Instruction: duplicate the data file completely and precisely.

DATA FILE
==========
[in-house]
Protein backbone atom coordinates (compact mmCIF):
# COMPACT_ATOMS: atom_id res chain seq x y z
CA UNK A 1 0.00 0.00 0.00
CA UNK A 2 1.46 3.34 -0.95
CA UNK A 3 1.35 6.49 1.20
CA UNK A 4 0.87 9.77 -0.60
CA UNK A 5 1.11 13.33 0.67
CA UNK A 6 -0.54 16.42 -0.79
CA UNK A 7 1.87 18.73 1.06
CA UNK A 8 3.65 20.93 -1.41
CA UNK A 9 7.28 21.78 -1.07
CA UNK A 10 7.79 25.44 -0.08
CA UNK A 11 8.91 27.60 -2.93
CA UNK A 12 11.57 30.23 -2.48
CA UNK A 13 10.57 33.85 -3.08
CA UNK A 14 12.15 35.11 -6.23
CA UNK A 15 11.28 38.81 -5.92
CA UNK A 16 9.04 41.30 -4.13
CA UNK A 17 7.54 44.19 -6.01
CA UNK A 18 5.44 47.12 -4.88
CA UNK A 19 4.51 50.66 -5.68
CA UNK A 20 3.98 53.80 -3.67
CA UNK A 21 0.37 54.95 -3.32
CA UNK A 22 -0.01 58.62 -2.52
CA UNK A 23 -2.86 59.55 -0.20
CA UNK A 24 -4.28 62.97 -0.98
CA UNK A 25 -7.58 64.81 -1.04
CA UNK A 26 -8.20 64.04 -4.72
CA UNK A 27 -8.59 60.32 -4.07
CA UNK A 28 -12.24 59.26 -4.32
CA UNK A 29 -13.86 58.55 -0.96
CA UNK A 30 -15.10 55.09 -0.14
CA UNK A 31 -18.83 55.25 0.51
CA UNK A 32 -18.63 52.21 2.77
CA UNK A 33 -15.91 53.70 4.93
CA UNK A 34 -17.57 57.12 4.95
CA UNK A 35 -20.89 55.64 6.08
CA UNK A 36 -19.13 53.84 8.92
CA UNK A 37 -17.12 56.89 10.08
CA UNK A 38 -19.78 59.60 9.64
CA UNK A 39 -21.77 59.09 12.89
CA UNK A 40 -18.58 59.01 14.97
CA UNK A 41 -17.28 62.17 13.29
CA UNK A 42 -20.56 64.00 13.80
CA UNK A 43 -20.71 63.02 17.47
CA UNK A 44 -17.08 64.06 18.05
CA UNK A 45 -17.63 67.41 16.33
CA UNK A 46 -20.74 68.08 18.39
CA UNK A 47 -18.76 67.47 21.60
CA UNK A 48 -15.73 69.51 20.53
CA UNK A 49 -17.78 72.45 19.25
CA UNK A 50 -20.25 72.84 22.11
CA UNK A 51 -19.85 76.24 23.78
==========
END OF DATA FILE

[in-house]
Protein backbone atom coordinates (compact mmCIF):
# COMPACT_ATOMS: atom_id res chain seq x y z
CA UNK A 1 0.00 0.00 0.00
CA UNK A 2 1.46 3.34 -0.95
CA UNK A 3 1.35 6.49 1.20
CA UNK A 4 0.87 9.77 -0.60
CA UNK A 5 1.11 13.33 0.67
CA UNK A 6 -0.54 16.42 -0.79
CA UNK A 7 1.87 18.73 1.06
CA UNK A 8 3.65 20.93 -1.41
CA UNK A 9 7.28 21.78 -1.07
CA UNK A 10 7.79 25.44 -0.08
CA UNK A 11 8.91 27.60 -2.93
CA UNK A 12 11.57 30.23 -2.48
CA UNK A 13 10.57 33.85 -3.08
CA UNK A 14 12.15 35.11 -6.23
CA UNK A 15 11.28 38.81 -5.92
CA UNK A 16 9.04 41.30 -4.13
CA UNK A 17 7.54 44.19 -6.01
CA UNK A 18 5.44 47.12 -4.88
CA UNK A 19 4.51 50.66 -5.68
CA UNK A 20 3.98 53.80 -3.67
CA UNK A 21 0.37 54.95 -3.32
CA UNK A 22 -0.01 58.62 -2.52
CA UNK A 23 -2.86 59.55 -0.20
CA UNK A 24 -4.28 62.97 -0.98
CA UNK A 25 -7.58 64.81 -1.04
CA UNK A 26 -8.20 64.04 -4.72
CA UNK A 27 -8.59 60.32 -4.07
CA UNK A 28 -12.24 59.26 -4.32
CA UNK A 29 -13.86 58.55 -0.96
CA UNK A 30 -15.10 55.09 -0.14
CA UNK A 31 -18.83 55.25 0.51
CA UNK A 32 -18.63 52.21 2.77
CA UNK A 33 -15.91 53.70 4.93
CA UNK A 34 -17.57 57.12 4.95
CA UNK A 35 -20.89 55.64 6.08
CA UNK A 36 -19.13 53.84 8.92
CA UNK A 37 -17.12 56.89 10.08
CA UNK A 38 -19.78 59.60 9.64
CA UNK A 39 -21.77 59.09 12.89
CA UNK A 40 -18.58 59.01 14.97
CA UNK A 41 -17.28 62.17 13.29
CA UNK A 42 -20.56 64.00 13.80
CA UNK A 43 -20.71 63.02 17.47
CA UNK A 44 -17.08 64.06 18.05
CA UNK A 45 -17.63 67.41 16.33
CA UNK A 46 -20.74 68.08 18.39
CA UNK A 47 -18.76 67.47 21.60
CA UNK A 48 -15.73 69.51 20.53
CA UNK A 49 -17.78 72.45 19.25
CA UNK A 50 -20.25 72.84 22.11
CA UNK A 51 -19.85 76.24 23.78